I can remember seeing vacancy announcements which appeared to effectively eliminate applicants from outside the agency, and sometimes the KSAs were even drawn so tightly that a suspicious mind could wonder if the agency had a specific candidate in mind.

A Risk Analyst with the IRS commented that such moves as narrowing the area of consideration and limiting the announcement period as much as possible were okay, in that they would serve as a “don’t apply flag,” warning potential applicants not to bother.

I also think that a number of agencies have, by routinely choosing not to interview the best-qualified candidates, contributed to the perception that they were engaging in pre-selection. The typical pattern in some agencies is for an applicant to get a letter/e-mail, eventually, from Human Resources indicating that she/he has been rated eligible and qualified, followed, eventually, by another one congratulating the applicant for making the best-qualified list, and a third piece of correspondence, eventually, advising the applicant that someone else was selected and thanking him/her for applying.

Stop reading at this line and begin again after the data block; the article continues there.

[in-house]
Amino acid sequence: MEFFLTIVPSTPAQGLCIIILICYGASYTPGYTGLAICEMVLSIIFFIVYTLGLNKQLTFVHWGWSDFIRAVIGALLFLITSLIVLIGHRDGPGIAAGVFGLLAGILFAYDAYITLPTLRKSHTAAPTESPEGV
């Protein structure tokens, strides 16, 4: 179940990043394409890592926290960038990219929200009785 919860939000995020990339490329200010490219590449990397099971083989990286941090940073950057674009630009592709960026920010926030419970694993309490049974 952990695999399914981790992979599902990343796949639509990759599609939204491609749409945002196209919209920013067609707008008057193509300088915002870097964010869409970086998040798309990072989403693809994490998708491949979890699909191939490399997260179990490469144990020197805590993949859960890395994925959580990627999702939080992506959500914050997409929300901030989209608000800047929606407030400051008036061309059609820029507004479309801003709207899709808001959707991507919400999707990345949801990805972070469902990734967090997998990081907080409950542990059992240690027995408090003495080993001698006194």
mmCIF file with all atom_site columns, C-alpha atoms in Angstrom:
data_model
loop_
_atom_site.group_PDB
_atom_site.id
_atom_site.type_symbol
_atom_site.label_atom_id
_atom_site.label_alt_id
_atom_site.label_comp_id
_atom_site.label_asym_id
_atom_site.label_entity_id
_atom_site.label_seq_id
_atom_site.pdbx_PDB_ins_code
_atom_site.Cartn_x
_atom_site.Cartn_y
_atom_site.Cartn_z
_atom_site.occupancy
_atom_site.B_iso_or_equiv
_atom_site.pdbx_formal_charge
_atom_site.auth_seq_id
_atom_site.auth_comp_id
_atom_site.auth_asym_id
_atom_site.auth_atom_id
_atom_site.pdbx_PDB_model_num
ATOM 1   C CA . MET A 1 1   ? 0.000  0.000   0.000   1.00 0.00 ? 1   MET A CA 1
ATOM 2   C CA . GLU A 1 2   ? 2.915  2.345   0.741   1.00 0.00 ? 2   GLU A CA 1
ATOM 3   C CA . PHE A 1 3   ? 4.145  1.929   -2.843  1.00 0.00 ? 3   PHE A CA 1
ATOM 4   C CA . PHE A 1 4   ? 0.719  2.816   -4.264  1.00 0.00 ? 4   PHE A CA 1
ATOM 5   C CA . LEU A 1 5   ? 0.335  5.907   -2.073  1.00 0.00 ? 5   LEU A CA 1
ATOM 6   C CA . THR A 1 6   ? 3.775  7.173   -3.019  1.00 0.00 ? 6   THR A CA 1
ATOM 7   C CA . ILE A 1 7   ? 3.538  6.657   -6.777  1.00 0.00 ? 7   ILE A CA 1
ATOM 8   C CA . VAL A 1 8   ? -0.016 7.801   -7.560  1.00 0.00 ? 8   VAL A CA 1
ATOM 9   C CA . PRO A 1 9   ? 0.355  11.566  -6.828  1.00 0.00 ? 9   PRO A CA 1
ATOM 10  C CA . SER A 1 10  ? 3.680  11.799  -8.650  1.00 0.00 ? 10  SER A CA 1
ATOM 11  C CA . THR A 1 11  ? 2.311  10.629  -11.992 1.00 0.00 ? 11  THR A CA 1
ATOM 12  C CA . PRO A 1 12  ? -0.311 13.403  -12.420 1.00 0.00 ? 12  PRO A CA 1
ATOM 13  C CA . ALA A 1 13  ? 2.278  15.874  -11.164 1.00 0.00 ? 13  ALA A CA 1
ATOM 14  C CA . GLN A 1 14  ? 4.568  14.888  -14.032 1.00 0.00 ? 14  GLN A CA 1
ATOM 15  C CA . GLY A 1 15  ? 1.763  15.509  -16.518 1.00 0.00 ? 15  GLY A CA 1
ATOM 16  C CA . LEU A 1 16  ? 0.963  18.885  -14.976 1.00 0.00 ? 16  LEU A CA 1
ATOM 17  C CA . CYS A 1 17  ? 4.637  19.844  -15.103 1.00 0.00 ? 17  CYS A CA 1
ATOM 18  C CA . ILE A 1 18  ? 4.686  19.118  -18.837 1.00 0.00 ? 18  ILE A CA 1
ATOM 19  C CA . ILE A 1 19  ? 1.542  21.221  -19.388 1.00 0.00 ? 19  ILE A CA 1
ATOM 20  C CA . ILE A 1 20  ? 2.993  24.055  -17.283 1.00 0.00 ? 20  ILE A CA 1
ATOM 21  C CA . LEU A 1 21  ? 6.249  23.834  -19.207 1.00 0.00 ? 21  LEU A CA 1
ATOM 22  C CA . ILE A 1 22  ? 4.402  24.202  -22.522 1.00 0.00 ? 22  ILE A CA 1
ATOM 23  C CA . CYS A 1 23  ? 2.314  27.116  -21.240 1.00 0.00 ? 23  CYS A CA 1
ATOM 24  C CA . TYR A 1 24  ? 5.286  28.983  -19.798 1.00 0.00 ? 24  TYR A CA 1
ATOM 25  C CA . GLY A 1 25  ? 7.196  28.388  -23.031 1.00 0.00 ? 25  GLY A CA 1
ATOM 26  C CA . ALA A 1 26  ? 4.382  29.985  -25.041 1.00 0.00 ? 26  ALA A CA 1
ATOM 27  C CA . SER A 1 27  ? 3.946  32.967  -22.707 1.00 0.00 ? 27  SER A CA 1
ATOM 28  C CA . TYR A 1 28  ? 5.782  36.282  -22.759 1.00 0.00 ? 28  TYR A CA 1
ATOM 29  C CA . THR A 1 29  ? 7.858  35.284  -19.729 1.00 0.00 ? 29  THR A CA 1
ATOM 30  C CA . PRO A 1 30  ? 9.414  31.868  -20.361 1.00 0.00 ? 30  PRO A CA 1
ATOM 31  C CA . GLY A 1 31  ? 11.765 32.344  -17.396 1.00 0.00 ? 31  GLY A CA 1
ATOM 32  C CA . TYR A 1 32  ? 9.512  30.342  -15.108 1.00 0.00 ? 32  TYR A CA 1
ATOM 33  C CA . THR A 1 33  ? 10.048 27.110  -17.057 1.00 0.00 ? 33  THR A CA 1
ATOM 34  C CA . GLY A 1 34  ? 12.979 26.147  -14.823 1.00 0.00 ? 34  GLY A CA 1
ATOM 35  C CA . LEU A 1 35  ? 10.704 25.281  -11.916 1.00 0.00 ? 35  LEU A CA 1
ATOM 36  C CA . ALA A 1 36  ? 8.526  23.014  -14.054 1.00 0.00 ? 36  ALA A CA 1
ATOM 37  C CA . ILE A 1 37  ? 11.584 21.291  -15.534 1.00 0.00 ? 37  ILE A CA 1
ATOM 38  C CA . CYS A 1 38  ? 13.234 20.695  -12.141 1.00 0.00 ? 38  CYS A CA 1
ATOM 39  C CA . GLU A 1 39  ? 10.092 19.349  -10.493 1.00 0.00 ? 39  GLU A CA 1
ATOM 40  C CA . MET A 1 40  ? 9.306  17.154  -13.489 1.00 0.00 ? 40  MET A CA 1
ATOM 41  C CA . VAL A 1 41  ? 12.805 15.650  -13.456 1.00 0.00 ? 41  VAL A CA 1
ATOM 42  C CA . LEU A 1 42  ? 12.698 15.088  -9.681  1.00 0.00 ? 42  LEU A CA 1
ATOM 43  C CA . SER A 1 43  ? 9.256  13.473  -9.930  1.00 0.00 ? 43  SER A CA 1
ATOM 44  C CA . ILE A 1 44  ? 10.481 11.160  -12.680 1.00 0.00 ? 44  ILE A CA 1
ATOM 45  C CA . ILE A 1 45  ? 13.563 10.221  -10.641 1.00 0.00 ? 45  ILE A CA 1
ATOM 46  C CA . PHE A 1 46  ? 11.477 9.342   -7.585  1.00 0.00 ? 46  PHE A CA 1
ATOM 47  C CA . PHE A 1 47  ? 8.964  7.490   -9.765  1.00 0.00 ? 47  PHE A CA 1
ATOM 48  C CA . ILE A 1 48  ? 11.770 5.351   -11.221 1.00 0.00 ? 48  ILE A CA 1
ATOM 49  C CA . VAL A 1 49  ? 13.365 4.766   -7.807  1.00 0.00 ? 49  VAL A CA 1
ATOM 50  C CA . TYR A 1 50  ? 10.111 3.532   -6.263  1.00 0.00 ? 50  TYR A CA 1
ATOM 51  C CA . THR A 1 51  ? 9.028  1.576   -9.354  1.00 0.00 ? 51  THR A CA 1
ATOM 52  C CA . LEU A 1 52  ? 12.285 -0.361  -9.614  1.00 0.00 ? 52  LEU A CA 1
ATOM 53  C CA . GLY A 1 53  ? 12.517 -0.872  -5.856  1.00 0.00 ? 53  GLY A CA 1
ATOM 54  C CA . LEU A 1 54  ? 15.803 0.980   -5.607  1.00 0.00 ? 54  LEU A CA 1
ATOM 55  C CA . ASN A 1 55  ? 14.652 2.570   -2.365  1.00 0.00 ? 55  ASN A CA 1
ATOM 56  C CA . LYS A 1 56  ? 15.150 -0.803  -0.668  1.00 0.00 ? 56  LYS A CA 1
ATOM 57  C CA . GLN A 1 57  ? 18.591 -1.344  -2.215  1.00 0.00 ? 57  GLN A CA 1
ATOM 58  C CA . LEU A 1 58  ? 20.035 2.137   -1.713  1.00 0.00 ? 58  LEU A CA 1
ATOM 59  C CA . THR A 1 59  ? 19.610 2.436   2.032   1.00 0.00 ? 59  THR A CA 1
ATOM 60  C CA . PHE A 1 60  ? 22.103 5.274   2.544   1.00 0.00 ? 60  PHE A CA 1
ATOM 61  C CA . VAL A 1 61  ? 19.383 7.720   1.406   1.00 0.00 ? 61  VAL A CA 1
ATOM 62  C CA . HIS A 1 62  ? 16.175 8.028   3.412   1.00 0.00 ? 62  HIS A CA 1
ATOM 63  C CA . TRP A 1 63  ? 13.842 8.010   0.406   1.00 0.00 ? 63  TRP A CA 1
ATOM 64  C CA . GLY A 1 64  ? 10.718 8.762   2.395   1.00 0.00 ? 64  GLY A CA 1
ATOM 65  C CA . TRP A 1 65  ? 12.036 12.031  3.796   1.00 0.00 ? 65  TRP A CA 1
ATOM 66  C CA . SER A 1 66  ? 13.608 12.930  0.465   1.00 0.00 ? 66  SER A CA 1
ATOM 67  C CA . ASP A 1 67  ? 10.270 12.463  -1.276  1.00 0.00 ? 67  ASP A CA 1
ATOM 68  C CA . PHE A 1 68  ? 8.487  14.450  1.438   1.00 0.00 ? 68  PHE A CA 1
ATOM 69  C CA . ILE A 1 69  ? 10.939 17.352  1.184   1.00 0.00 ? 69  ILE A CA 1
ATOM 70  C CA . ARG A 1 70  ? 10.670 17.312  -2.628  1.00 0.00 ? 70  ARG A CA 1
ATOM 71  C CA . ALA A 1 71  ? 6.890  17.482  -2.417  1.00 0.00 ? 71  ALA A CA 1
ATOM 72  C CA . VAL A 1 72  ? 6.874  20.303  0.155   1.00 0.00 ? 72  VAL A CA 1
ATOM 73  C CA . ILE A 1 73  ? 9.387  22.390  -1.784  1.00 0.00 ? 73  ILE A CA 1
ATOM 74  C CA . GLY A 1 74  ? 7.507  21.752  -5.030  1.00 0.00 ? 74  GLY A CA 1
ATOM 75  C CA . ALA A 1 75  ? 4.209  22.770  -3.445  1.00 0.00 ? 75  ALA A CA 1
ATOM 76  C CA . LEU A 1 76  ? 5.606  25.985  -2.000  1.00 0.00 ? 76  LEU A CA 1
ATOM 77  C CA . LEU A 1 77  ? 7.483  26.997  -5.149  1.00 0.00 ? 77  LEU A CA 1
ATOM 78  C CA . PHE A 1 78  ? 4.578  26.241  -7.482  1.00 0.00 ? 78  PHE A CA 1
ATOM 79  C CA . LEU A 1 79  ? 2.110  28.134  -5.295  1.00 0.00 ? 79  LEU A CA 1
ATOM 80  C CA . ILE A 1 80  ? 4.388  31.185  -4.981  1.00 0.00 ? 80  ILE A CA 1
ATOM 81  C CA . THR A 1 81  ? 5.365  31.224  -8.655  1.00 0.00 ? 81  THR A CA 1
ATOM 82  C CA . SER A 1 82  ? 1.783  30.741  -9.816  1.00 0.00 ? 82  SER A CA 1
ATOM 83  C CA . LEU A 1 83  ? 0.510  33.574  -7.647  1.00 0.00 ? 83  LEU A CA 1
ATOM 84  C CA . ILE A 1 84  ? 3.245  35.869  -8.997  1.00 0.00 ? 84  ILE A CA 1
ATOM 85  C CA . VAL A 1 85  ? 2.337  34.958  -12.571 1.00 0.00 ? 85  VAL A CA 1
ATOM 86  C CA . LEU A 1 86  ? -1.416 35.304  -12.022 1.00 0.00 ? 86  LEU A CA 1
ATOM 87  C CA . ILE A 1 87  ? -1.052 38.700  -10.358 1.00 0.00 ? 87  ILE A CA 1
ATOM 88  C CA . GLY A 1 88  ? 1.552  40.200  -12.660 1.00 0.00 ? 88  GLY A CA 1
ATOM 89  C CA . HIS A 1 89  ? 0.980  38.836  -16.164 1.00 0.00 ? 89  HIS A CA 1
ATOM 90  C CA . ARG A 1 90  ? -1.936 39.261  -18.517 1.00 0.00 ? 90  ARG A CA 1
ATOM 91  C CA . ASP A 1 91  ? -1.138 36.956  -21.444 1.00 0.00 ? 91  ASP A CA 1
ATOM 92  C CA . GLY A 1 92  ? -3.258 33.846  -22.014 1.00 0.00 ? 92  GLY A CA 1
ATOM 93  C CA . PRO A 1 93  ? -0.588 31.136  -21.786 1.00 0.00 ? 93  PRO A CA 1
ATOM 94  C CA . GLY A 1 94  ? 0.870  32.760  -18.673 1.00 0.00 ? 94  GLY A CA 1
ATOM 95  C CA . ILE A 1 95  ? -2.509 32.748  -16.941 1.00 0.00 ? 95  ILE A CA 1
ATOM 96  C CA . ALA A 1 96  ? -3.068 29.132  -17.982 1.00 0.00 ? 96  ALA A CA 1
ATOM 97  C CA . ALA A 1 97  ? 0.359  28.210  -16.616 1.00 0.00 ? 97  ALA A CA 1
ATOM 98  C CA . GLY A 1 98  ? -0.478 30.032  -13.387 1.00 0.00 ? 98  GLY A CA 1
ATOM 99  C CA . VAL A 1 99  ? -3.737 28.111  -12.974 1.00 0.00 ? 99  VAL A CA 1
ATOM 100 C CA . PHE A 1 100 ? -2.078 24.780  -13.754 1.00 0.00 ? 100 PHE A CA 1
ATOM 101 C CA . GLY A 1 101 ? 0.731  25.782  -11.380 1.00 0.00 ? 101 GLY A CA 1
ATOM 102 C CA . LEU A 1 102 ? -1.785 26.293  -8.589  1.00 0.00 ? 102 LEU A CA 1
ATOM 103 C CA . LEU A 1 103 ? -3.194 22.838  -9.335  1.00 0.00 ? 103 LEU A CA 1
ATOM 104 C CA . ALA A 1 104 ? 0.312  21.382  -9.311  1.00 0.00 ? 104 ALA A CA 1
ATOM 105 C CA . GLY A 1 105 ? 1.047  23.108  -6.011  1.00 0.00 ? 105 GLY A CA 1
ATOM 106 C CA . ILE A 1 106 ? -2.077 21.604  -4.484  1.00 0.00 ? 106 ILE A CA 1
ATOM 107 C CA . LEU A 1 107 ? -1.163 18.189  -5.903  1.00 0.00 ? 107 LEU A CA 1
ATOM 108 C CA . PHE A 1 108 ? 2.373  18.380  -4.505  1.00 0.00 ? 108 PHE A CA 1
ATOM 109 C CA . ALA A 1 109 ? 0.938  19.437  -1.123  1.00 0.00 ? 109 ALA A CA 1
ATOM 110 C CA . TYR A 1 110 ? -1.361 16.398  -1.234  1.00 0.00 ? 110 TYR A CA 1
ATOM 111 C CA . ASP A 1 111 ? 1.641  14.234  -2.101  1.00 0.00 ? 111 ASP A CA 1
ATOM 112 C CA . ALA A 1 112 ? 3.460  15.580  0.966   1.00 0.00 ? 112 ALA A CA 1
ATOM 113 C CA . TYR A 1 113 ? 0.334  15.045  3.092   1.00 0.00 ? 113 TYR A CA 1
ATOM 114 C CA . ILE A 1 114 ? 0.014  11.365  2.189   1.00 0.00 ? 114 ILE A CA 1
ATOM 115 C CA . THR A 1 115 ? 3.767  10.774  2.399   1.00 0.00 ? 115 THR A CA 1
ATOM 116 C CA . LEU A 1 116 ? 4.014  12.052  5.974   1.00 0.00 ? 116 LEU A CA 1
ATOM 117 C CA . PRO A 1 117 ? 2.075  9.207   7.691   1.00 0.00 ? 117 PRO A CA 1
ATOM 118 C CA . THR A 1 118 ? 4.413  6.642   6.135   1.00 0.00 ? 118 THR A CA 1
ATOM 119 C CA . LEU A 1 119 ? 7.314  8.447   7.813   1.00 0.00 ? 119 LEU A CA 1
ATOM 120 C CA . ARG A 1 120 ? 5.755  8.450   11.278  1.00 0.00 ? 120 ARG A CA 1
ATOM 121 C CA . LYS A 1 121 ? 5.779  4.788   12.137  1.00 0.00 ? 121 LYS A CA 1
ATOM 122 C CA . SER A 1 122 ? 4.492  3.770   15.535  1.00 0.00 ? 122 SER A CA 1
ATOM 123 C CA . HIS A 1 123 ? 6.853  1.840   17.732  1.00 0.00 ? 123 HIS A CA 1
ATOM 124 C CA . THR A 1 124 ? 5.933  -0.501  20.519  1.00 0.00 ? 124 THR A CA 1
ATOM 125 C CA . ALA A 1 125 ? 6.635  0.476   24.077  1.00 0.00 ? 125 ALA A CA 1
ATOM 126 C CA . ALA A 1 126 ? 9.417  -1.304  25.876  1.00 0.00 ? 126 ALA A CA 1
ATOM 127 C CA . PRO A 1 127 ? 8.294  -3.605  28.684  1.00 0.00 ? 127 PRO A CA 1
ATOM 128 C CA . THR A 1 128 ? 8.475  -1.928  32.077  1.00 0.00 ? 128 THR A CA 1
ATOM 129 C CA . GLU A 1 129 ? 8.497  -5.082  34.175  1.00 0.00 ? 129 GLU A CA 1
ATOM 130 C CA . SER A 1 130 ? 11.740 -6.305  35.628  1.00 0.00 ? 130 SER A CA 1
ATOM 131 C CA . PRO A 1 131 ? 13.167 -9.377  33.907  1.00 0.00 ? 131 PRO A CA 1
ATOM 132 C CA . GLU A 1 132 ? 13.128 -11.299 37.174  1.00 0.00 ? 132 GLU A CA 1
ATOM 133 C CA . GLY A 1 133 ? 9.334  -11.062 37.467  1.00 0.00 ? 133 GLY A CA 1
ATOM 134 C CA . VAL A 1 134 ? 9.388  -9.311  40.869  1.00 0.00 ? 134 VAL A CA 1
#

As an applicant, I always felt that a job interview represented the best opportunity to make my case for selection. So, I was disappointed when I would make a best-qualified list but not get an interview. From talking to a large number of applicants over a long period of time, I think that is a pretty common feeling. Along those lines, I think that best-qualified applicants who do get a job interview are far more likely to apply to vacancies in that agency again, even if they do not get selected for a particular position, than best-qualified candidates who do not get a job interview. The interviewees often come away believing that the agency took the selection process seriously.